In 1561, Flemish poet Eduard de Dene wrote of a nobleman who sent his servants on foolish errands on April 1.
In the Netherlands, the origin of April Fools' Day is often attributed to the Dutch victory in 1572 at Brielle, where the Spanish Duke Álvarez de Toledo was defeated. Op 1 april verloor Alva zijn bril is a Dutch proverb, which can be translated as: "On the first of April, Alva lost his glasses." In this case, "bril" ("glasses" in Dutch) serves as a homonym for Brielle. This theory, however, provides no explanation for the international celebration of April Fools' Day.
In 1686, John Aubrey referred to the celebration as "Fooles holy day", the first British reference. On April 1, 1698, several people were tricked into going to the Tower of London to "see the Lions washed".
Although no Biblical scholar or historian is known to have mentioned a relationship, some have expressed the belief that the origins of April Fool's Day may go back to the Genesis flood narrative. In a 1908 edition of the Harper's Weekly cartoonist Bertha R. McDonald wrote:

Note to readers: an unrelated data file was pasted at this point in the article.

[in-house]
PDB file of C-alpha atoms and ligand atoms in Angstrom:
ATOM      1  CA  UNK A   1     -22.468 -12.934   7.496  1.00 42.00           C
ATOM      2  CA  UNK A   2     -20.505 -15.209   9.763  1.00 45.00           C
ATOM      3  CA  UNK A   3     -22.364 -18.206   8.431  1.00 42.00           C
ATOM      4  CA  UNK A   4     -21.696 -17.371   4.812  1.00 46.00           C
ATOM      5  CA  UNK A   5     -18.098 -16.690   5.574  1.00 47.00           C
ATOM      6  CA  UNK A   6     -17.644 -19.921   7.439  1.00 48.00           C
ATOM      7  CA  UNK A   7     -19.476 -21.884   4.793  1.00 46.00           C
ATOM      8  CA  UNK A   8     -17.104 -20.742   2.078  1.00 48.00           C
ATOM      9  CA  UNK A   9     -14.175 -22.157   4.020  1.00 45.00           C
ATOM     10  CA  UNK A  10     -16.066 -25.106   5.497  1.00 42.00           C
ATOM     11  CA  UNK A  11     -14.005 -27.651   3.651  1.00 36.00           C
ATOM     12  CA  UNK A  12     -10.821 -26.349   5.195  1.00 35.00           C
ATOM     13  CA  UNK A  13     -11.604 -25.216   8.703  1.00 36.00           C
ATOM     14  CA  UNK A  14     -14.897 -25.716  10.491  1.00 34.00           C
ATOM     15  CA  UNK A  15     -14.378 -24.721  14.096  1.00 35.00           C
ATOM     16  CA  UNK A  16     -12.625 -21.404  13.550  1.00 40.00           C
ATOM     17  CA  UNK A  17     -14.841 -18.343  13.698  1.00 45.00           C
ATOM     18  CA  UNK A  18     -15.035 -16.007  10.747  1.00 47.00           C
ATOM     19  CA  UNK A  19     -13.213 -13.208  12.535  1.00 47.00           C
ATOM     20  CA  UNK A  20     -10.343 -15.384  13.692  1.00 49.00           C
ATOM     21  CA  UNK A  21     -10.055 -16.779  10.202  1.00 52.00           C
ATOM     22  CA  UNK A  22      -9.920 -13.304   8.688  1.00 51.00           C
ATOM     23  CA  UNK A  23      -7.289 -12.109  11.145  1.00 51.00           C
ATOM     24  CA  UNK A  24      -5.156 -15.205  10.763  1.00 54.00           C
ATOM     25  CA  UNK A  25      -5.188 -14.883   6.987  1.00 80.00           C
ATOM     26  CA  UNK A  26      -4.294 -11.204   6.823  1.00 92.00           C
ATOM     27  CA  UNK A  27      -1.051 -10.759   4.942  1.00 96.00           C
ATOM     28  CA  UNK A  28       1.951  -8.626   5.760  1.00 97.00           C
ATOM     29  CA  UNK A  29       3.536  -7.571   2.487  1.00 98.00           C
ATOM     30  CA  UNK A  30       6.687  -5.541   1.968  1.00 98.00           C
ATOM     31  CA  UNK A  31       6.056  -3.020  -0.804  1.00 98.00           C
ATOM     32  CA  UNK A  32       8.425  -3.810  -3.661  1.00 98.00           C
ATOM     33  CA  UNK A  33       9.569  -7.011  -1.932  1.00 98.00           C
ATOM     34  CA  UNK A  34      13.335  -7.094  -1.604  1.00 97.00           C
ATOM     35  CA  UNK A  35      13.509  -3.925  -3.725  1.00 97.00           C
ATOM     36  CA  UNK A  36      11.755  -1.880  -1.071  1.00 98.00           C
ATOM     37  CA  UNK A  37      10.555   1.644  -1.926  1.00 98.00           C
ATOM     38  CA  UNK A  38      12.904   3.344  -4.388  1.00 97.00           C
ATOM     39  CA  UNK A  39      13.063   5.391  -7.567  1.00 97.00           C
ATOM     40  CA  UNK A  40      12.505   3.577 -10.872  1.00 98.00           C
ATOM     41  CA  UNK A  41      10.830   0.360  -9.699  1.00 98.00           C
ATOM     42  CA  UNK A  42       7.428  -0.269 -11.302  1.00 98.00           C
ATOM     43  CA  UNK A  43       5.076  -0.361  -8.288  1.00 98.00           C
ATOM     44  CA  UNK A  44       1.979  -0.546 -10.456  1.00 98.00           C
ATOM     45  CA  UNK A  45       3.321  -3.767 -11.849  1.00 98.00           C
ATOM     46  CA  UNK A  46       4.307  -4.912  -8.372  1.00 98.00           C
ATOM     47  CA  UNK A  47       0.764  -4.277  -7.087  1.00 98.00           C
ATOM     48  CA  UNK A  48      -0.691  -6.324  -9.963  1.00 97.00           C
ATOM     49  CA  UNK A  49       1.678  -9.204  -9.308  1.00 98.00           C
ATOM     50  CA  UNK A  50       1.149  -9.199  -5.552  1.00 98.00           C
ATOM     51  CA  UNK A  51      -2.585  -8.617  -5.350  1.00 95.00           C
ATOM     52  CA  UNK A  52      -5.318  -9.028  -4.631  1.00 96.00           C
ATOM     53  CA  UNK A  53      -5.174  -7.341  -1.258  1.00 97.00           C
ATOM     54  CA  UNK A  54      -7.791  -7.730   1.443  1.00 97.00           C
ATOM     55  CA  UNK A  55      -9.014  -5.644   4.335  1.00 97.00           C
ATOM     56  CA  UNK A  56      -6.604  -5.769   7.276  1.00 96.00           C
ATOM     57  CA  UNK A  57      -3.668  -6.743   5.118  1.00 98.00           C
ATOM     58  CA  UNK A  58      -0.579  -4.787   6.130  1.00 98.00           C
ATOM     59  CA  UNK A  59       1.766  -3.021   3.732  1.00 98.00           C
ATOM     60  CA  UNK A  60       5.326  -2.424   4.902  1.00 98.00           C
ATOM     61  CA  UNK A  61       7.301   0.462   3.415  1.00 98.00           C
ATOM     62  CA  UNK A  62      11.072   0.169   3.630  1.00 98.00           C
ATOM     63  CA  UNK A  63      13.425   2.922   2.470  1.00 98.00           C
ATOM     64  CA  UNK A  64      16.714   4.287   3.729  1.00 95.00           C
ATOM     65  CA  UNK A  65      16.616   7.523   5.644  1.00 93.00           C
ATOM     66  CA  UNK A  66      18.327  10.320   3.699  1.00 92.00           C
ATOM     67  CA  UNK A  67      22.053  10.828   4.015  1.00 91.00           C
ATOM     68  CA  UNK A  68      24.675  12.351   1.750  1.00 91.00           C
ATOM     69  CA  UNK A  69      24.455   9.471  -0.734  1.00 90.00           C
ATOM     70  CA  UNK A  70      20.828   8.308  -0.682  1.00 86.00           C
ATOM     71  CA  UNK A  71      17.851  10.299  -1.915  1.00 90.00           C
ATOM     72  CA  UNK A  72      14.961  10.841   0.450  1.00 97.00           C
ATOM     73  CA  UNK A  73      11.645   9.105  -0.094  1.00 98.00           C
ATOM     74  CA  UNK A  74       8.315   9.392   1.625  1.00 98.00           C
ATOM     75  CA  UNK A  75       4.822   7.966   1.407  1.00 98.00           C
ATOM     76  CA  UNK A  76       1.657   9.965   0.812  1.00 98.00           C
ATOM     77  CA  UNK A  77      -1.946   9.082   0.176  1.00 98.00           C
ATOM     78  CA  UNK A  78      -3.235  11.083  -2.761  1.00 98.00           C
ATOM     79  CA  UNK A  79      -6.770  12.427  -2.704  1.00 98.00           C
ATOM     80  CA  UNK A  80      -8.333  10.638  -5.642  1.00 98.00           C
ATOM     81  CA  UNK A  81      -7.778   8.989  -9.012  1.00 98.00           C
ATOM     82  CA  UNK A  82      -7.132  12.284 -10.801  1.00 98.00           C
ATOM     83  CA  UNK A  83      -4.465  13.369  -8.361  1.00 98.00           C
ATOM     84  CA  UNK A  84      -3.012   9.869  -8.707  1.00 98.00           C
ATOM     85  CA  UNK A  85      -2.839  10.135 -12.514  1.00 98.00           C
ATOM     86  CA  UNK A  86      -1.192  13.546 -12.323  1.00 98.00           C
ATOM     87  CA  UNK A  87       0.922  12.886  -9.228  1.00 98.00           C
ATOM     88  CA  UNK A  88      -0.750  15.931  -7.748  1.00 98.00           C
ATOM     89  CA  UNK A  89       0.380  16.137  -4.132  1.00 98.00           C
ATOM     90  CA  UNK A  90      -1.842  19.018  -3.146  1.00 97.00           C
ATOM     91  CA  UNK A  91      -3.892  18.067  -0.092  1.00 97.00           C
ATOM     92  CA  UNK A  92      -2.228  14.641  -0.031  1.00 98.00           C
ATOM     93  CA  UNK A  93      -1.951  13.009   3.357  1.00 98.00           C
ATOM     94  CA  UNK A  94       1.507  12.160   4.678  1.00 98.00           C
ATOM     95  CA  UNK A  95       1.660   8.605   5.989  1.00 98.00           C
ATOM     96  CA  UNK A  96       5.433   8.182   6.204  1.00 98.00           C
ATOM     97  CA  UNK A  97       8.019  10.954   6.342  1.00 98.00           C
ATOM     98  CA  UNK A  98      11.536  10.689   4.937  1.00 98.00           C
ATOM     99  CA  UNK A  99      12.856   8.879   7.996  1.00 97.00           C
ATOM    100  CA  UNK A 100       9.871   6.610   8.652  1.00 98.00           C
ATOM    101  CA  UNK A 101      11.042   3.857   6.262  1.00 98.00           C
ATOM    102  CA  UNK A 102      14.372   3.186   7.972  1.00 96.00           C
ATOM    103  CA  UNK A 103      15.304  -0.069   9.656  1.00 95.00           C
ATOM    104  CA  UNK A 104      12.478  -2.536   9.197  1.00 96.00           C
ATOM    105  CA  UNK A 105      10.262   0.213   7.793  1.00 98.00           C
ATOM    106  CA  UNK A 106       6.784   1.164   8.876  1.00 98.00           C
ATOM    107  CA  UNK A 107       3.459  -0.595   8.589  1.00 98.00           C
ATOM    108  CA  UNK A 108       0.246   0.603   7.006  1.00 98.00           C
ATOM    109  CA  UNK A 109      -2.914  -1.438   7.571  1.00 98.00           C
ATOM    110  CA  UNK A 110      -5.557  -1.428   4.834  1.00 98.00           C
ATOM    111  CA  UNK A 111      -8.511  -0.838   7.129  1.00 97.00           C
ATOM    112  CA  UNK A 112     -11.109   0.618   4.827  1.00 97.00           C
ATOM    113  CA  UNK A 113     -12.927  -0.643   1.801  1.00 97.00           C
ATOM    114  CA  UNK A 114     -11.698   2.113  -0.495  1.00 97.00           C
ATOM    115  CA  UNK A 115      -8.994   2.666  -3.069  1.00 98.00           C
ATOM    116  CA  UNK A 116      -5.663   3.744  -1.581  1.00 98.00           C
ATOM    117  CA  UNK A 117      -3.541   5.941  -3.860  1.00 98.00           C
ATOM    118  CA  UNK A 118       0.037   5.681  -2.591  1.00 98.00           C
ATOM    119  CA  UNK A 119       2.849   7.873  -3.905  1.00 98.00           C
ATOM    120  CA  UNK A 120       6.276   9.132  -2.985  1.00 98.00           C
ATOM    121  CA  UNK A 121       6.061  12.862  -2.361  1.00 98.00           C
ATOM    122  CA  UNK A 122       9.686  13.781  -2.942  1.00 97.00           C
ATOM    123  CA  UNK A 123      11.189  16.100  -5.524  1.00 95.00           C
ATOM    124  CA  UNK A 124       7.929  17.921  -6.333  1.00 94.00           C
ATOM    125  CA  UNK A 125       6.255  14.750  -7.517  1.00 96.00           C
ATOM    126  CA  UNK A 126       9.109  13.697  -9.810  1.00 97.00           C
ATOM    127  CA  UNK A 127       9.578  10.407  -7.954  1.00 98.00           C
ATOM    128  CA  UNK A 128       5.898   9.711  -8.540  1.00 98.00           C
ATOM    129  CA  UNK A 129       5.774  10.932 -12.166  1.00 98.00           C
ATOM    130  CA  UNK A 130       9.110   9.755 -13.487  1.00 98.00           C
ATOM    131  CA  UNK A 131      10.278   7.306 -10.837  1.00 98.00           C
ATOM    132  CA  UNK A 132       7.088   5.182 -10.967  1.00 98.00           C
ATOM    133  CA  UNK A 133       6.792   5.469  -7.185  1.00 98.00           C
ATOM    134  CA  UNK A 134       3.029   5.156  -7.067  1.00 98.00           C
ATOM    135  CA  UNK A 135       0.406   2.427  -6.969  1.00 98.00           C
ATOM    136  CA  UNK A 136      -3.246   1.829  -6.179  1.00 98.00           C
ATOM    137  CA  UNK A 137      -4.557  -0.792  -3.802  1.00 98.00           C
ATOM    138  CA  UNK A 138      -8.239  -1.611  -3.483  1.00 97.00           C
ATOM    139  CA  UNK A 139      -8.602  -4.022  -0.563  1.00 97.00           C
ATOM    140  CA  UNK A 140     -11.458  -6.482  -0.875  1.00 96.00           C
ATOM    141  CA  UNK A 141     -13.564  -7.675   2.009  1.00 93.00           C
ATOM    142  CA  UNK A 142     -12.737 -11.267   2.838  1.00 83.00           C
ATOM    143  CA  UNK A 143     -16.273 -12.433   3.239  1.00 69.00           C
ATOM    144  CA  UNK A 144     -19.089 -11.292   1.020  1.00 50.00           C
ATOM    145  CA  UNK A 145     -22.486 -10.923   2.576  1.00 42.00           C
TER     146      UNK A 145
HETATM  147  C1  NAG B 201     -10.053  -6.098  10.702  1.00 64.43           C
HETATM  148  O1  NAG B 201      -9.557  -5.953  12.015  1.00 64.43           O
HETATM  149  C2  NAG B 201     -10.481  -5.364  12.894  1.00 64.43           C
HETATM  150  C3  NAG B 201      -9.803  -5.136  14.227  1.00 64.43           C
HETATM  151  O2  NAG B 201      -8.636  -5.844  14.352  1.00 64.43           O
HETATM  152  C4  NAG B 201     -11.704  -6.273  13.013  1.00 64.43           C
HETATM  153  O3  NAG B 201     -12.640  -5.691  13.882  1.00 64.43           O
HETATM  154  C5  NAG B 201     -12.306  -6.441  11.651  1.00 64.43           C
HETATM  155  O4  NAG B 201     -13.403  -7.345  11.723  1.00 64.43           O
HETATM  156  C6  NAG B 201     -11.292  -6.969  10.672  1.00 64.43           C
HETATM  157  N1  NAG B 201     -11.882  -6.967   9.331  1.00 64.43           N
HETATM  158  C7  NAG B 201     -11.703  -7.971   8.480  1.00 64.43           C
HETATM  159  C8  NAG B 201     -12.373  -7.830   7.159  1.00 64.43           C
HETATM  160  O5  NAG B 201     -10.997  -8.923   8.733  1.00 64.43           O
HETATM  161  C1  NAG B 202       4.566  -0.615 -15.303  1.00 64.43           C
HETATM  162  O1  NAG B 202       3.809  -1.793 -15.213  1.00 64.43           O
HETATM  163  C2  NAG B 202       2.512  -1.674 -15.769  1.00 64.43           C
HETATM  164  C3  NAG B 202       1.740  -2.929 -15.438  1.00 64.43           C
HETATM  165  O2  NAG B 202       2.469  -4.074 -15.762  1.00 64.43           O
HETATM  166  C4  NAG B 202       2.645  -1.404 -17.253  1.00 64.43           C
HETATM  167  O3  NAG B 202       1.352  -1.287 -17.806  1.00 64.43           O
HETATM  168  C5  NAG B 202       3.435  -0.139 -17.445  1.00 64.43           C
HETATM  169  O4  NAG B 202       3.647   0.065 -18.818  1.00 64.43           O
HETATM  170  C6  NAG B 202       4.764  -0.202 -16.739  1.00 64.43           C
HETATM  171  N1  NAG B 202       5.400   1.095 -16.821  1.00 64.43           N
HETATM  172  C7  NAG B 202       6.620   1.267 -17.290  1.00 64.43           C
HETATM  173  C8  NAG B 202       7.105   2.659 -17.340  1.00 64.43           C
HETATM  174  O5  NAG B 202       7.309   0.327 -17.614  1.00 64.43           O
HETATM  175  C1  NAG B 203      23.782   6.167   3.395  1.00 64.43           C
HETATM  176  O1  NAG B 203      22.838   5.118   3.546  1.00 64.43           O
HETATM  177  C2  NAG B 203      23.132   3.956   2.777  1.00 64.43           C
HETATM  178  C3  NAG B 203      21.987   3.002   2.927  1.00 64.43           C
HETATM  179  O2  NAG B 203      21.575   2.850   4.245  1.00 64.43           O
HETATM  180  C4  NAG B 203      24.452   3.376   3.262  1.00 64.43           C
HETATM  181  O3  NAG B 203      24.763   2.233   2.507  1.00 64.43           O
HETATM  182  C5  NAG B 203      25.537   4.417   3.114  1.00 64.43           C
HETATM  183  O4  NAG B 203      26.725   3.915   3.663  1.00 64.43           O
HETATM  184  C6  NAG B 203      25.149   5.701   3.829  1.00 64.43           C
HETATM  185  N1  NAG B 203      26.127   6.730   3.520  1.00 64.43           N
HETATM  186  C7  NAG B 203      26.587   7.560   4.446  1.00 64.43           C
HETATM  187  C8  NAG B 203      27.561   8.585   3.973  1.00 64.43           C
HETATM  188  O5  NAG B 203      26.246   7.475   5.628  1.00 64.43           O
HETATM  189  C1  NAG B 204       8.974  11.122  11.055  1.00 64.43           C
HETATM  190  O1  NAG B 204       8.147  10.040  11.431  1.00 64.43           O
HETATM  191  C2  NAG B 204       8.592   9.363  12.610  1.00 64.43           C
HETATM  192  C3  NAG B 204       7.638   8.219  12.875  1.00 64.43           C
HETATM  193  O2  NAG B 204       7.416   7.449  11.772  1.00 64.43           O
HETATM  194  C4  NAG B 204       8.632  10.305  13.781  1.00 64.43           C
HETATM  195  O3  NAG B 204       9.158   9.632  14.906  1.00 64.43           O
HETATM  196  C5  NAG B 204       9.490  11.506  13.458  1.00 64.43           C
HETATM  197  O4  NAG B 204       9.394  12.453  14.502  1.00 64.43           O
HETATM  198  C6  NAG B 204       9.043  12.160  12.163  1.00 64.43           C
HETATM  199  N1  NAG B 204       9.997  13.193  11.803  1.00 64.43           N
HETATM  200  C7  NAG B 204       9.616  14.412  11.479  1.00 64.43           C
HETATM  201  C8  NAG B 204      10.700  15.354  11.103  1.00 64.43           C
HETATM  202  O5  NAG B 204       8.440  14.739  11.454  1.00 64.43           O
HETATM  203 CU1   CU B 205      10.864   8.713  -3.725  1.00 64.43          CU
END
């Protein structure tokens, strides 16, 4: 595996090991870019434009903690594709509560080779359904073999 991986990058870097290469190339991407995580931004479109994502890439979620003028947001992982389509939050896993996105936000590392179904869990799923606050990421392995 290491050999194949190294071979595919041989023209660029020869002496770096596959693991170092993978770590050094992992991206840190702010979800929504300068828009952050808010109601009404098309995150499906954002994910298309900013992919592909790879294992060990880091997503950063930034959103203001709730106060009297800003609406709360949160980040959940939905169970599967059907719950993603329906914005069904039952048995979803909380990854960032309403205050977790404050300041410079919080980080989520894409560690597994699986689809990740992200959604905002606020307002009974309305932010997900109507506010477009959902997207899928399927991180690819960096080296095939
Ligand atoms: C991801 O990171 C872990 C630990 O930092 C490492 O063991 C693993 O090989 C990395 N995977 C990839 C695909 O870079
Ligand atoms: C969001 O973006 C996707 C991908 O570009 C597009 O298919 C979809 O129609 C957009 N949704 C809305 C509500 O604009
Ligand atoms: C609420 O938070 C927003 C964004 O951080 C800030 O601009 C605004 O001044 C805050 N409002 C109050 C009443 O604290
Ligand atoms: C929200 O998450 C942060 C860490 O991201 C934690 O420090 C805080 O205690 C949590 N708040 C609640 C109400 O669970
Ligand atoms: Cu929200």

Authorities gravely back with it to the time of Noah and the ark. The London Public Advertiser of March 13, 1769, printed: "The mistake of Noah sending the dove out of the ark before the water had abated, on the first day of April, and to perpetuate the memory of this deliverance it was thought proper, whoever forgot so remarkable a circumstance, to punish them by sending them upon some sleeveless errand similar to that ineffectual message upon which the bird was sent by the patriarch".
In the UK, an April Fool prank is sometimes later revealed by shouting "April fools!" at the recipient, who becomes the "April fool". A study in the 1950s, by folklorists Iona and Peter Opie, found that in the UK, and in countries whose traditions derived from the UK, the joking ceased at midday. This continues to be the current practice, with the custom ceasing at noon, after which time it is no longer acceptable to play pranks. Thus a person playing a prank after midday is considered the "April fool" themselves.